Dr. Alex Blazer
In its extensive play with character and form, Bergman’s Persona becomes as difficult to analyze as an actual patient. Susan Sontag talks about how the viewer can only move toward but never achieve certainty about the action. Simply, it is about two women whose conflicting desires lead them to spend a cathartic summer at a seaside cottage. Critic John Simon describes the movie as a meditation on the numbers 1 and 2: it is about one splitting in two and two becoming one. The film is constantly attempting to balance, or at least justify, the existence of the disparities and paradoxes of life, many of which become embodied in Elisabet and Alma. Many critics have written on the opposing duality of female spectatorship, and I would argue that by reading the two women as active and passive gazes we can unlock the riddle of Ingmar Bergman’s poetic film.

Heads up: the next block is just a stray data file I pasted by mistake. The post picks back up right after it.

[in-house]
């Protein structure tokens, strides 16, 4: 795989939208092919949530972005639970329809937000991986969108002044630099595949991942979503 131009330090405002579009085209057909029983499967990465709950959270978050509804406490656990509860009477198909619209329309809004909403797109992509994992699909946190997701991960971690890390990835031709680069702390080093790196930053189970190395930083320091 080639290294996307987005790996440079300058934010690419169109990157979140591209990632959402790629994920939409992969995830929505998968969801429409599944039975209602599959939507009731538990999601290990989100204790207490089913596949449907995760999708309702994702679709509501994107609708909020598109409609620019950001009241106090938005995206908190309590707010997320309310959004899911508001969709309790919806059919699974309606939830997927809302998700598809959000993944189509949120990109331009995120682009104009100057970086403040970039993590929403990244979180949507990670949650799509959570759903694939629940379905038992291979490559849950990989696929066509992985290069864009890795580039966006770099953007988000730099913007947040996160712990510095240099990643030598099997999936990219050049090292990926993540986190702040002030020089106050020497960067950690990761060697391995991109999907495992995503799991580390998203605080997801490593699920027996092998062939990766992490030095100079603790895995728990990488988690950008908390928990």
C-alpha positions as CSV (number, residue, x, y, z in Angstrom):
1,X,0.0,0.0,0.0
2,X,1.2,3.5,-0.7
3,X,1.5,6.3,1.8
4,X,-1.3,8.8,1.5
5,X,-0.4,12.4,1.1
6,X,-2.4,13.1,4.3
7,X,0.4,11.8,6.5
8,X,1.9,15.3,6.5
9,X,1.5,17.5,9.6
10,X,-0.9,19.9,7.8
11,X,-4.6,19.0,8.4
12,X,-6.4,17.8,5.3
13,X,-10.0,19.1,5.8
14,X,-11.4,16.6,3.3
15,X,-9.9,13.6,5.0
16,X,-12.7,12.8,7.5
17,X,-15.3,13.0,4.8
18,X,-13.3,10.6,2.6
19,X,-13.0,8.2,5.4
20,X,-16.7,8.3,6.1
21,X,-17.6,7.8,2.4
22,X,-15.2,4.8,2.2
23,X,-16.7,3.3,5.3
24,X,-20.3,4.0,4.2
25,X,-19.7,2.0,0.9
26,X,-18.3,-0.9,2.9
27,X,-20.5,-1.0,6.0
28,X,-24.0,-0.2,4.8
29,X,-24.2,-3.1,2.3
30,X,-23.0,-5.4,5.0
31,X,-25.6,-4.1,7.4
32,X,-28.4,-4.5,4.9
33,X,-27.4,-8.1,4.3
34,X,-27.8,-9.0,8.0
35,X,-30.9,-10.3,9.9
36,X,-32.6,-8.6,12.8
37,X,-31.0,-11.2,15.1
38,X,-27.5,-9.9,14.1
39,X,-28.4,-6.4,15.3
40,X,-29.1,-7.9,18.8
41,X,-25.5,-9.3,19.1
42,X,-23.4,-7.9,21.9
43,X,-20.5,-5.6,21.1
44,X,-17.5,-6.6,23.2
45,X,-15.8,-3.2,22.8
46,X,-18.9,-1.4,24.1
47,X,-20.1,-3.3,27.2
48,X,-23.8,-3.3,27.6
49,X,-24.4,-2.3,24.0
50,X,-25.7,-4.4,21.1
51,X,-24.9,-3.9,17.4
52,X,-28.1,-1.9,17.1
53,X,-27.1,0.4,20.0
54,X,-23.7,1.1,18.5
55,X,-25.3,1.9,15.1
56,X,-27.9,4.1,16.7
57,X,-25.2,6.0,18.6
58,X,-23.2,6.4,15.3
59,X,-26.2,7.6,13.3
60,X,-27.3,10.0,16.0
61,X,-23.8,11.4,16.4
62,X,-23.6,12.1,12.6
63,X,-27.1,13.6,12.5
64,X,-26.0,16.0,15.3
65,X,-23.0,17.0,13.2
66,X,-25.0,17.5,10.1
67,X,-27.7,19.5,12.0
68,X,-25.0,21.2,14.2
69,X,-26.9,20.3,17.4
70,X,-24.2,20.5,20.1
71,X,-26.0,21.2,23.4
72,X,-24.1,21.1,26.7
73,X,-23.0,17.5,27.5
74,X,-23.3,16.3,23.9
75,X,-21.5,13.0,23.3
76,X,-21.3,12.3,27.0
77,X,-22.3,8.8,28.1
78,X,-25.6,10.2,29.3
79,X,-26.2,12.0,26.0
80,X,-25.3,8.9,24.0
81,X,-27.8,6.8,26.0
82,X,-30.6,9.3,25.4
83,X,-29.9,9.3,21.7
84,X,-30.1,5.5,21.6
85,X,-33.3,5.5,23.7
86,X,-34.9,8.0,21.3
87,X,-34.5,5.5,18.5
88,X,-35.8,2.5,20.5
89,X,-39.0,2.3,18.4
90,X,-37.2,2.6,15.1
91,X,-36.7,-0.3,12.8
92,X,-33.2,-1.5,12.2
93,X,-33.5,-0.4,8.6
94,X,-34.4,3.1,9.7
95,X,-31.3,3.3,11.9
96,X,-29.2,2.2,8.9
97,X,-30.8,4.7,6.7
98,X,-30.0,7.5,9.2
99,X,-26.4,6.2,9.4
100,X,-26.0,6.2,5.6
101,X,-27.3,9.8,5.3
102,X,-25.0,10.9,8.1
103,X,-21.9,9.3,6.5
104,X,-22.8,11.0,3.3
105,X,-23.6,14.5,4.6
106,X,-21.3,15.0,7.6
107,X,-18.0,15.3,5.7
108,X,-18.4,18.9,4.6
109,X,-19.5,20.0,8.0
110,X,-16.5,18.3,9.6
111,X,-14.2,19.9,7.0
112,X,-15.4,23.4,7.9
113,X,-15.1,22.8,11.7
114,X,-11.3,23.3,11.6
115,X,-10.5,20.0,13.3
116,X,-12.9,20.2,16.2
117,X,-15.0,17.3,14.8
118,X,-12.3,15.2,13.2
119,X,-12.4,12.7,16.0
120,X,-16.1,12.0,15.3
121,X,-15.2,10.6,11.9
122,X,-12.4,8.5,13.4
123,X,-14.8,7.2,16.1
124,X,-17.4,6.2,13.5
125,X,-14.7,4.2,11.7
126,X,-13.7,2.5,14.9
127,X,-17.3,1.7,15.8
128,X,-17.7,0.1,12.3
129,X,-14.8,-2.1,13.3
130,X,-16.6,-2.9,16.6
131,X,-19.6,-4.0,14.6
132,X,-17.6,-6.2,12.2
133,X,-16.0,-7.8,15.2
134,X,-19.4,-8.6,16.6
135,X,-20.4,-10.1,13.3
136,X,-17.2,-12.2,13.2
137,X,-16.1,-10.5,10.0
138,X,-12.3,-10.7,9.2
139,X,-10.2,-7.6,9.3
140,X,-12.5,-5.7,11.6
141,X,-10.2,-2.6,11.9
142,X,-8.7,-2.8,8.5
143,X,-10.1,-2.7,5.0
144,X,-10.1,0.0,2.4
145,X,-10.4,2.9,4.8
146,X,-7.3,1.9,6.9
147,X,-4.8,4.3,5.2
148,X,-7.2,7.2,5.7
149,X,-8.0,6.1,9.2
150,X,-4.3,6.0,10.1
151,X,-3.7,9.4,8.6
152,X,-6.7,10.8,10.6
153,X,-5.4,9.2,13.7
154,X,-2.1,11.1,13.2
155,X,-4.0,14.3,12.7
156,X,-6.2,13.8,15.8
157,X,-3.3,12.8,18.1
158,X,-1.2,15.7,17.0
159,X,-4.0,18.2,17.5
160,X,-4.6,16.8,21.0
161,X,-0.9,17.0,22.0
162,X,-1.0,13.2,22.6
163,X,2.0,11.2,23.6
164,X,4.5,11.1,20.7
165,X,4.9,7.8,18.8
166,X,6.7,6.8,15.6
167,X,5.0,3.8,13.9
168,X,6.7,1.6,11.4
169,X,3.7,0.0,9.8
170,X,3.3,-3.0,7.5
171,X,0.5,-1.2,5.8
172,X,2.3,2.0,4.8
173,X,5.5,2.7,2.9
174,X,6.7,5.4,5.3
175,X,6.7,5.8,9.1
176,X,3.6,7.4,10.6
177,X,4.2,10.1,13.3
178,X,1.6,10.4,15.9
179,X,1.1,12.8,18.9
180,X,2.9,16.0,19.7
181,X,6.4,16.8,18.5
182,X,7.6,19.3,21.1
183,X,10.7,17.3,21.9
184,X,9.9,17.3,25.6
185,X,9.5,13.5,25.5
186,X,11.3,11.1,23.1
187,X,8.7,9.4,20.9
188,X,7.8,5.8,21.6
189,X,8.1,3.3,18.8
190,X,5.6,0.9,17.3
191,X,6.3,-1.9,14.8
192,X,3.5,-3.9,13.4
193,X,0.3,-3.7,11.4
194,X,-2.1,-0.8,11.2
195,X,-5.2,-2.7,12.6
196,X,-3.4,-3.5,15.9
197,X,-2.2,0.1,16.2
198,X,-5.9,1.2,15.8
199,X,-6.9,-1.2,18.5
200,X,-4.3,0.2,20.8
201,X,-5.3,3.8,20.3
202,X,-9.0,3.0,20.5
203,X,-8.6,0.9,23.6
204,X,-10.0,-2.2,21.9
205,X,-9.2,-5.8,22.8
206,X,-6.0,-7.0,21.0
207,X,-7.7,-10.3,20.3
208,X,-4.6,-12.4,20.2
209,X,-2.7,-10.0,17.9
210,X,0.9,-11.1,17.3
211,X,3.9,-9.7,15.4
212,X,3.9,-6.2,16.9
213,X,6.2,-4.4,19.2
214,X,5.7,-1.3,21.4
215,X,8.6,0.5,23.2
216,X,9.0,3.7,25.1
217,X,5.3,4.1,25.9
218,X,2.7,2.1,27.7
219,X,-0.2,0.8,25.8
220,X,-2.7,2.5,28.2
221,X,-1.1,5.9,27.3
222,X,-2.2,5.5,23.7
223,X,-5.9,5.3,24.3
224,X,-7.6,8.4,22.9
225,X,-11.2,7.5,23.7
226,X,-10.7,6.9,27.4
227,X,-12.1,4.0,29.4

"The Hopeless Dream of Being: An Exploration of the Female Gaze in Bergman’s Persona,"
The Corinthian: Vol. 15
, Article 7.
Available at: http://kb.gcsu.edu/thecorinthian/vol15/iss1/7